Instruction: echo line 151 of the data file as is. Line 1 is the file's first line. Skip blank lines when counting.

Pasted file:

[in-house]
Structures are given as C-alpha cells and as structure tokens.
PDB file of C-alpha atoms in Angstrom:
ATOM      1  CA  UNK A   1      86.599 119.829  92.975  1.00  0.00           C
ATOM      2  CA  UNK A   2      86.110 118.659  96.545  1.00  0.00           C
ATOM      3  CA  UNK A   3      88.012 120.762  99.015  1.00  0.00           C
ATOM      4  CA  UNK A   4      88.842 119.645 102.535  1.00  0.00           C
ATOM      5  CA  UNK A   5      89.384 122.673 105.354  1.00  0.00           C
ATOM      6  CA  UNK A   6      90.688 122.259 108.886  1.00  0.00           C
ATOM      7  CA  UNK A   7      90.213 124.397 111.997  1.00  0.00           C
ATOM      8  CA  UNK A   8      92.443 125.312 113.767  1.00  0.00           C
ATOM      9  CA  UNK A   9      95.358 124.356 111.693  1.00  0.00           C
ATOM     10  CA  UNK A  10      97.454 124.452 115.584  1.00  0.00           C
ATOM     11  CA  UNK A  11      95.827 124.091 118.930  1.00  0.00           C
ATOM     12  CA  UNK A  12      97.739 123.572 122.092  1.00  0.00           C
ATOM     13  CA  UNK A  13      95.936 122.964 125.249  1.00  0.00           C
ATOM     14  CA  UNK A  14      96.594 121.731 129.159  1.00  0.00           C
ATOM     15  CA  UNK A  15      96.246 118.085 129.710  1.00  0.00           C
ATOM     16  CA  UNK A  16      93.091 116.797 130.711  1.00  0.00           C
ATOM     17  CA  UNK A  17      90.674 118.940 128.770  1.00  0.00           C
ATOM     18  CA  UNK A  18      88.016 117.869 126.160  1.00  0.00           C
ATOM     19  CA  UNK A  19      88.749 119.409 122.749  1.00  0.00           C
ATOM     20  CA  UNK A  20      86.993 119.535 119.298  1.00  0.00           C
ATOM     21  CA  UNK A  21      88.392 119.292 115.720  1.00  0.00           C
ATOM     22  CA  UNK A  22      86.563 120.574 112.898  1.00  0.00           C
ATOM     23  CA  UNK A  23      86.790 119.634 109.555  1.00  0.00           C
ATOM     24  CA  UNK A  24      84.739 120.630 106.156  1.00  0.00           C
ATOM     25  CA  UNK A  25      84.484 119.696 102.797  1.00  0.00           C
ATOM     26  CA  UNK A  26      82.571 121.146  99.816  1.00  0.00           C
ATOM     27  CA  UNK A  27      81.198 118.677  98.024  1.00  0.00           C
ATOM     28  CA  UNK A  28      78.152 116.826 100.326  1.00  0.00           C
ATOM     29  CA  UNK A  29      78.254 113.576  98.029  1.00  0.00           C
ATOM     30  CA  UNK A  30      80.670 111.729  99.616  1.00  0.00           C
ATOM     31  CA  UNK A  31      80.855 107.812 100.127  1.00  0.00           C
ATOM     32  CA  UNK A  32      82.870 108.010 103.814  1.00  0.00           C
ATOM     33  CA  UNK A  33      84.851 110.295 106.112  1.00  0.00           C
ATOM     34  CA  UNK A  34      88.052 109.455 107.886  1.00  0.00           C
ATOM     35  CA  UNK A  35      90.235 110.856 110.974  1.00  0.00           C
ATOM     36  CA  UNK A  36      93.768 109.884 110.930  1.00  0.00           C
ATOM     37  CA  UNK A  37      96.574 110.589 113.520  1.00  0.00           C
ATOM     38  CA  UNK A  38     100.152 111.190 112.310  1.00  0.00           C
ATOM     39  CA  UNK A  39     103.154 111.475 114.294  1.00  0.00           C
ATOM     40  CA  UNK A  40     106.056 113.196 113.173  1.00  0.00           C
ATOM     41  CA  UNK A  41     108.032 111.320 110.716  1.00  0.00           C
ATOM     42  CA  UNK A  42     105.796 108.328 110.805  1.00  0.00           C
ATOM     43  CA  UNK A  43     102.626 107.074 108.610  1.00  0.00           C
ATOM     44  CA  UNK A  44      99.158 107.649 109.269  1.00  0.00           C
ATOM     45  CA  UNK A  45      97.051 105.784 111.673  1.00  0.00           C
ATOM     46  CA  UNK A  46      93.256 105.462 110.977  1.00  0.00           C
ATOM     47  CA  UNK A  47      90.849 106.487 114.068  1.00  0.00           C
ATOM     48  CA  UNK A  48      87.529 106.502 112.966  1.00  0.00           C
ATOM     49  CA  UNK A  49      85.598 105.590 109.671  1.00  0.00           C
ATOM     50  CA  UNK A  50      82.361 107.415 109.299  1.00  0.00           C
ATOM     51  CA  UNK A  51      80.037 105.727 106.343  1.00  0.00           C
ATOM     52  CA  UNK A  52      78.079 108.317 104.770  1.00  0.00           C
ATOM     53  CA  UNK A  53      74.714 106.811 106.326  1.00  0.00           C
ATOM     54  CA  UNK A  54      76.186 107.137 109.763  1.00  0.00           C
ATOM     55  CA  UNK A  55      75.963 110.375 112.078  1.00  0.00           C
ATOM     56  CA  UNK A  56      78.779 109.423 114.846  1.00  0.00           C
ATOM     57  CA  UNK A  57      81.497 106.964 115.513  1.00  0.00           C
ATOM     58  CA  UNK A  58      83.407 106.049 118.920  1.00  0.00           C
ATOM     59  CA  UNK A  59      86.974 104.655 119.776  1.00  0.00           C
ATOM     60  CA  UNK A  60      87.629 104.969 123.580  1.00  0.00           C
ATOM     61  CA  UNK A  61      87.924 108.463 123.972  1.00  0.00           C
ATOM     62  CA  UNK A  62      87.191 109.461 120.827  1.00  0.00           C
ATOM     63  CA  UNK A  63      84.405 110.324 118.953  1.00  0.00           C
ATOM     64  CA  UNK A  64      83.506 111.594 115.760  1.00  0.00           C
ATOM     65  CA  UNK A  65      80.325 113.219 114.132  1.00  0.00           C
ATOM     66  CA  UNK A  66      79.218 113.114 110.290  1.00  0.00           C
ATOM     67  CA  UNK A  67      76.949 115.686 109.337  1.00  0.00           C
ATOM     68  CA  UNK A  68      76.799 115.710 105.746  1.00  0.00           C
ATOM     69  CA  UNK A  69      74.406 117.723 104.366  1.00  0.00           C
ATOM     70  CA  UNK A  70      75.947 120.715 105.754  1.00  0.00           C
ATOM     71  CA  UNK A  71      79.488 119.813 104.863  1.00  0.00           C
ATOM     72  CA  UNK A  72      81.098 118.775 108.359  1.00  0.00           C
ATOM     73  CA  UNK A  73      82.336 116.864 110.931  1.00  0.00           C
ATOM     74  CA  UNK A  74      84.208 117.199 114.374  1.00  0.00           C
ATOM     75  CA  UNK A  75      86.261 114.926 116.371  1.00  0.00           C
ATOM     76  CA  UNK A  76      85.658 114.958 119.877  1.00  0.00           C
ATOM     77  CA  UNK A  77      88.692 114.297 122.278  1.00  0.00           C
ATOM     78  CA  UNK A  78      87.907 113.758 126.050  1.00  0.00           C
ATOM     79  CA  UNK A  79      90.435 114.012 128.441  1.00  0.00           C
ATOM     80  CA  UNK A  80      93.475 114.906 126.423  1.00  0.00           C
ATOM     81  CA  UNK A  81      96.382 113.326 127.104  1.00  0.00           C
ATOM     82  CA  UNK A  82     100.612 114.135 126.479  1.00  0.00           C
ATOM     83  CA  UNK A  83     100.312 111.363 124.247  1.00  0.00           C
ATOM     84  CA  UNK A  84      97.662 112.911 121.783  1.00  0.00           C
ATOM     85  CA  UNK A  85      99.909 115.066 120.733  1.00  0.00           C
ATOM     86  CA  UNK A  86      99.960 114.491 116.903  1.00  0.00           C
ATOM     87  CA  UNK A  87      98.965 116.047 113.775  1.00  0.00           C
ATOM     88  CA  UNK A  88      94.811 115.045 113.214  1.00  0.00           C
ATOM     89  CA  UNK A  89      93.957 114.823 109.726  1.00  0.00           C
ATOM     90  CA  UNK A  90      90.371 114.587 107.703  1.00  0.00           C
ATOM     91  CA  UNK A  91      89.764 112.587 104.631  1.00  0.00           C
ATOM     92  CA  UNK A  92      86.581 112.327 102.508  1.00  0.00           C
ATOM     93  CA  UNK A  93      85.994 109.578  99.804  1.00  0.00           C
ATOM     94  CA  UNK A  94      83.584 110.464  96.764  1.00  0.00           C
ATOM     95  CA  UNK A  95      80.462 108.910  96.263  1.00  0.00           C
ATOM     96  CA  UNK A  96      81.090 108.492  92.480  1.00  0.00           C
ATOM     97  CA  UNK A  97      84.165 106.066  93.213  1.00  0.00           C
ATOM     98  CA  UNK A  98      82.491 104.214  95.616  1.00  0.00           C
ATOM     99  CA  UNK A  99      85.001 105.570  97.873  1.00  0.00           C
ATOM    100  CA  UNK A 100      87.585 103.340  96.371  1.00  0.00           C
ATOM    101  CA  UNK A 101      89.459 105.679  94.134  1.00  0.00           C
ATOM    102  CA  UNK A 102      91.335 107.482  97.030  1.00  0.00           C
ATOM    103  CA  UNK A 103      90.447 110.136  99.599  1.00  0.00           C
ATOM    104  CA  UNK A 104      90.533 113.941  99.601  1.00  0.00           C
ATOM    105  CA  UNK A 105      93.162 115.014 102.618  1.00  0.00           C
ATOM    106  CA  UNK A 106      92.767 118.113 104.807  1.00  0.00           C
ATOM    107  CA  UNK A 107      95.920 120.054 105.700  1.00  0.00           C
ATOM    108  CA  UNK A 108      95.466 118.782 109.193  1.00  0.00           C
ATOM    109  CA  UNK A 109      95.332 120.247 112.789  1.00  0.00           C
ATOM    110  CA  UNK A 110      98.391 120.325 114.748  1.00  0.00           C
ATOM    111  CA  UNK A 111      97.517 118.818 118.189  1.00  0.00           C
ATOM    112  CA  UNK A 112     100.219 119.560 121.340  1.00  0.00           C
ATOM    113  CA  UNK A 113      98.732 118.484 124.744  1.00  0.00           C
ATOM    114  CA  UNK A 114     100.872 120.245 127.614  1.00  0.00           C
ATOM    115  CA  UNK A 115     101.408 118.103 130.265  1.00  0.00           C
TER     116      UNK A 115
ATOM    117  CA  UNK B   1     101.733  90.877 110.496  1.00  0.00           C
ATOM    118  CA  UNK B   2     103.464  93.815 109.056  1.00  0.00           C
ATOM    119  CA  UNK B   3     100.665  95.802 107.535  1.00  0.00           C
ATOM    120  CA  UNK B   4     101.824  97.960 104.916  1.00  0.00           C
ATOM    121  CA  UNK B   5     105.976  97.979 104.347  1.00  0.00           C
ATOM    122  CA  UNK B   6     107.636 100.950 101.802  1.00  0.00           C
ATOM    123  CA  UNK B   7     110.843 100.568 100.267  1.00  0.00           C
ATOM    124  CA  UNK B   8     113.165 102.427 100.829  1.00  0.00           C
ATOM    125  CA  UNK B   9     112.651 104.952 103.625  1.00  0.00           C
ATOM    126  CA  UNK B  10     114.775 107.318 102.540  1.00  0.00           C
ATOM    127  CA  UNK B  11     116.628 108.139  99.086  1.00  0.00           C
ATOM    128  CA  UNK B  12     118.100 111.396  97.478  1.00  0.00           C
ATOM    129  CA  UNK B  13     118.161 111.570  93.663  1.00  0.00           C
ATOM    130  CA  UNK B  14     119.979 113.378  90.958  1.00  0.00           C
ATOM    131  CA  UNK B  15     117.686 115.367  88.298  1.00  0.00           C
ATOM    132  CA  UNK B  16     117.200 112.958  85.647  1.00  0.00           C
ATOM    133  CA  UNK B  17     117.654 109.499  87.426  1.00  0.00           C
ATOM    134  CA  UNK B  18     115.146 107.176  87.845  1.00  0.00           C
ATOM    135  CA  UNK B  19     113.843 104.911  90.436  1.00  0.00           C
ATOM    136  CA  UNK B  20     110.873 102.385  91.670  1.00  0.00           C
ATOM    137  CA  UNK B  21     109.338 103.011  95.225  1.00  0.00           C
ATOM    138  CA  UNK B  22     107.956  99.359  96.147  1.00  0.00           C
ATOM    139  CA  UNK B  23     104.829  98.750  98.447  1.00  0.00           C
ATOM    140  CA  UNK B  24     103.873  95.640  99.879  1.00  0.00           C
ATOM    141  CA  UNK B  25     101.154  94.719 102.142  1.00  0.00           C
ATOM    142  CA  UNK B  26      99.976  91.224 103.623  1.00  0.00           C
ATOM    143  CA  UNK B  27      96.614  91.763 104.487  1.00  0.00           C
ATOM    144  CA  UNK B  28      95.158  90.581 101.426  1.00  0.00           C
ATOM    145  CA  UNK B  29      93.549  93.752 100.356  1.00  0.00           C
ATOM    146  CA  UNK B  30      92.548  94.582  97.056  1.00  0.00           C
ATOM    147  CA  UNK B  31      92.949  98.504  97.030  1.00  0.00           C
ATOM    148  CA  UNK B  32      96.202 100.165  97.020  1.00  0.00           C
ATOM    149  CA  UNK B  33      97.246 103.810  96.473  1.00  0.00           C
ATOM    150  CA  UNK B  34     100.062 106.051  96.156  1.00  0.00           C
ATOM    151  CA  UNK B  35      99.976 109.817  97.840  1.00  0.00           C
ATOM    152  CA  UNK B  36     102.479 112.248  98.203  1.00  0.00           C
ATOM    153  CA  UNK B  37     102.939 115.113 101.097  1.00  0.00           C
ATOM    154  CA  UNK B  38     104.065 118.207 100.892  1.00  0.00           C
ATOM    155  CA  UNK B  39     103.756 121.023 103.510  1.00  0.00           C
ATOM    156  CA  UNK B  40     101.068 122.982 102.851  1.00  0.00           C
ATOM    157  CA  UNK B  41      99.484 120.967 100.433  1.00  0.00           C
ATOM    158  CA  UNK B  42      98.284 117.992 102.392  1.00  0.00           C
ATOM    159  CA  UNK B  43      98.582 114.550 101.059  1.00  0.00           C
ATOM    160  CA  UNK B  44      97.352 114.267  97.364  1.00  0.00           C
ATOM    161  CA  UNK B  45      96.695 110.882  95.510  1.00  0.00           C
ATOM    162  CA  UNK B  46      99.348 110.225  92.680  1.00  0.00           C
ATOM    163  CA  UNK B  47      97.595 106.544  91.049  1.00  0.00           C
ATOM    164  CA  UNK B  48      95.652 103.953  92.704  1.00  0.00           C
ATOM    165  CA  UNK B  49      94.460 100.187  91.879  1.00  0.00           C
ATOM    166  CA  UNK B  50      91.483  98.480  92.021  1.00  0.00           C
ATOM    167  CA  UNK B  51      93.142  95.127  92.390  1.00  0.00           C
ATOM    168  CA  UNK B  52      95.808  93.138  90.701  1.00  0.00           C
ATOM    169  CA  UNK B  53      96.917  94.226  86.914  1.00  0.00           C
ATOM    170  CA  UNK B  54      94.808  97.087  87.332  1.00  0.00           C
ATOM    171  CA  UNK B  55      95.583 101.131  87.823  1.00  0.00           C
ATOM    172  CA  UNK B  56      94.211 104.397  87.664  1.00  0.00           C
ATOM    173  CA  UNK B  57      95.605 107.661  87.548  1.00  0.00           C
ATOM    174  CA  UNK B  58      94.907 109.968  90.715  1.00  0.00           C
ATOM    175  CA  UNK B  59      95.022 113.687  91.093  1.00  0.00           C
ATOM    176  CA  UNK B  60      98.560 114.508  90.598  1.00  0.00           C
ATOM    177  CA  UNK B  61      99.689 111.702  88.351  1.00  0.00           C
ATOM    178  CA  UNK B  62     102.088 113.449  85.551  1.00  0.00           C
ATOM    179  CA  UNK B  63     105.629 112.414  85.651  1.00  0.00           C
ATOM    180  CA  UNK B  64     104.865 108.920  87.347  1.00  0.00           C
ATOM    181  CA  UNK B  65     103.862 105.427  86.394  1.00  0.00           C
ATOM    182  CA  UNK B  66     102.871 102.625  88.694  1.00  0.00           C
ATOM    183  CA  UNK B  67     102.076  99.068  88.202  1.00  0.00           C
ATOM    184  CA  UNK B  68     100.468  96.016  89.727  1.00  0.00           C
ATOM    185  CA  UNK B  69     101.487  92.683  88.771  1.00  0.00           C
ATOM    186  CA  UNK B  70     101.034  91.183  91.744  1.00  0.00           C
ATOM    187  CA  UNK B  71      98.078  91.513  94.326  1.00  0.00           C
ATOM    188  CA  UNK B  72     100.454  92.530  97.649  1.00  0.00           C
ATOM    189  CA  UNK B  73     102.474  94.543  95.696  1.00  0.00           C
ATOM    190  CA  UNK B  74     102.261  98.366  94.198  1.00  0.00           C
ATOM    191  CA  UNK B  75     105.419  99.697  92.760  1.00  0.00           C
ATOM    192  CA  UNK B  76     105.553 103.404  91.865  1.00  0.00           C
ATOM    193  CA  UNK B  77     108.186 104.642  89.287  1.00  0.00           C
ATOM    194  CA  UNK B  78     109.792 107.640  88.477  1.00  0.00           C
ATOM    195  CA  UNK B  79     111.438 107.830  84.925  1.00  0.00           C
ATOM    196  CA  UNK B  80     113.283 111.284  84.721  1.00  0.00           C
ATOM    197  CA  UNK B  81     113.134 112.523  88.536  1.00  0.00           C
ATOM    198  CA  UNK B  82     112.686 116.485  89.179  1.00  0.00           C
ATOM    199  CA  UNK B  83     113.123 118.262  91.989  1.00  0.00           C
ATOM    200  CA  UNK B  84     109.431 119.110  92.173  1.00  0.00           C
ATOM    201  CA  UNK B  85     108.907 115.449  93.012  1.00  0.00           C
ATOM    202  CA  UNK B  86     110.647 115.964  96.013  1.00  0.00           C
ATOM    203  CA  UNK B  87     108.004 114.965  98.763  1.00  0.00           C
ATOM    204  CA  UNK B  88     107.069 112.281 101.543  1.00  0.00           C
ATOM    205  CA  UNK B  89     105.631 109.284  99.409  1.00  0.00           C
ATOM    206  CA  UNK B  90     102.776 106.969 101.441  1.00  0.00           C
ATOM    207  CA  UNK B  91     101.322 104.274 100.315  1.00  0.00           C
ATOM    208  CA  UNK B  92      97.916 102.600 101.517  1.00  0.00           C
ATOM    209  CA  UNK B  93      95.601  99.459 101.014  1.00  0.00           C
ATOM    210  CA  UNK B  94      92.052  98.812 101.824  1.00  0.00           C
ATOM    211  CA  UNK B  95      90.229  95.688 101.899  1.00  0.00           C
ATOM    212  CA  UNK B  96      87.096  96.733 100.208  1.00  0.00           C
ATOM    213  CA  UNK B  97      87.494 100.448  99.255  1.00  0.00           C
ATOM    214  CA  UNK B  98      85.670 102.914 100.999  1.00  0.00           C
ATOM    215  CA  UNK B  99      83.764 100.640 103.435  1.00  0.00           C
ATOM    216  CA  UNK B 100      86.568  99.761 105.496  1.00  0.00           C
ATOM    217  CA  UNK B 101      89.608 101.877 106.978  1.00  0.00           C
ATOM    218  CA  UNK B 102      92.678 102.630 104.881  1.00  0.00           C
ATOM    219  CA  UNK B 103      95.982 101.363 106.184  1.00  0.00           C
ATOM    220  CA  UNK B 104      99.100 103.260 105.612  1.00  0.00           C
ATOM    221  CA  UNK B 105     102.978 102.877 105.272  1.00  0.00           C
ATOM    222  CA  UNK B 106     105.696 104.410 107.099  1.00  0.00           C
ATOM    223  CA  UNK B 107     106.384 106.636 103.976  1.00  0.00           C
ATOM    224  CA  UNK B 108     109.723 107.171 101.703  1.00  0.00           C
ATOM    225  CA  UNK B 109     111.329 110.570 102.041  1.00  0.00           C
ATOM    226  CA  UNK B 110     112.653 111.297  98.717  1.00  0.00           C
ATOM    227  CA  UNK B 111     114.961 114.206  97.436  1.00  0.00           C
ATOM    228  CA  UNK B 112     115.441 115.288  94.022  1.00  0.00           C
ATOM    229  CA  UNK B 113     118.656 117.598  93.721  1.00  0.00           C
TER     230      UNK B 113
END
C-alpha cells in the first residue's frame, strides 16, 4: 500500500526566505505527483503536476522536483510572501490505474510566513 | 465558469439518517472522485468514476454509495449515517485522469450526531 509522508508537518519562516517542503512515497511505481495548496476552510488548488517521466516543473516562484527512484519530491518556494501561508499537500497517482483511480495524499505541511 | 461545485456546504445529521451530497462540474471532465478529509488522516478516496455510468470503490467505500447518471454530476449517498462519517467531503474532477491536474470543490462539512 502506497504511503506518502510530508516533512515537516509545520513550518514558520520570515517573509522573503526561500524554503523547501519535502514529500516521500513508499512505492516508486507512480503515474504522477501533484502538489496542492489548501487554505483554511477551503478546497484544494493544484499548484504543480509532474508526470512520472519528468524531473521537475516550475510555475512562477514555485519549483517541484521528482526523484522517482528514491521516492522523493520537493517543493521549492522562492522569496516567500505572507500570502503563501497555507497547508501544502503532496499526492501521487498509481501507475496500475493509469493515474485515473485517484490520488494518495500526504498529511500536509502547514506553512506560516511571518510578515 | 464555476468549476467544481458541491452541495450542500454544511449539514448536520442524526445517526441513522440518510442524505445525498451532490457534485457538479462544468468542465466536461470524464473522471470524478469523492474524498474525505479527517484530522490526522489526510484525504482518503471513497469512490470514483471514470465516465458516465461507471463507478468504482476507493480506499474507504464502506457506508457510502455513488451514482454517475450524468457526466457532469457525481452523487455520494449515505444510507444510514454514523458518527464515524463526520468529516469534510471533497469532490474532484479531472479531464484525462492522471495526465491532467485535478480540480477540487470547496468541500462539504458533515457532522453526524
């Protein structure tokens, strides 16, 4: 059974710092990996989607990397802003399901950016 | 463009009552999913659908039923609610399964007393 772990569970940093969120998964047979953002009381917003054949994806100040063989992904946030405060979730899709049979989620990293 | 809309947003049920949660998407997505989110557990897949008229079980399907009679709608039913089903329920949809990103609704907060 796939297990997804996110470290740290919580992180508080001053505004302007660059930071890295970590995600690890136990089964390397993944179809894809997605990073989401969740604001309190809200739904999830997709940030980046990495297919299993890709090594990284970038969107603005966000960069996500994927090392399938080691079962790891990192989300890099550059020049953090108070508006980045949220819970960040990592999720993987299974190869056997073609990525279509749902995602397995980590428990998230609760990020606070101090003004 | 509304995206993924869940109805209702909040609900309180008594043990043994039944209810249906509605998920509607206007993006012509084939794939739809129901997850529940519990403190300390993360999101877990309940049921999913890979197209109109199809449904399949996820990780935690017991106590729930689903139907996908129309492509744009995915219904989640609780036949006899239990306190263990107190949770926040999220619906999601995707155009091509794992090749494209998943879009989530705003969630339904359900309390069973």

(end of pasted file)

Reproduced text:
ATOM    148  CA  UNK B  32      96.202 100.165  97.020  1.00  0.00           C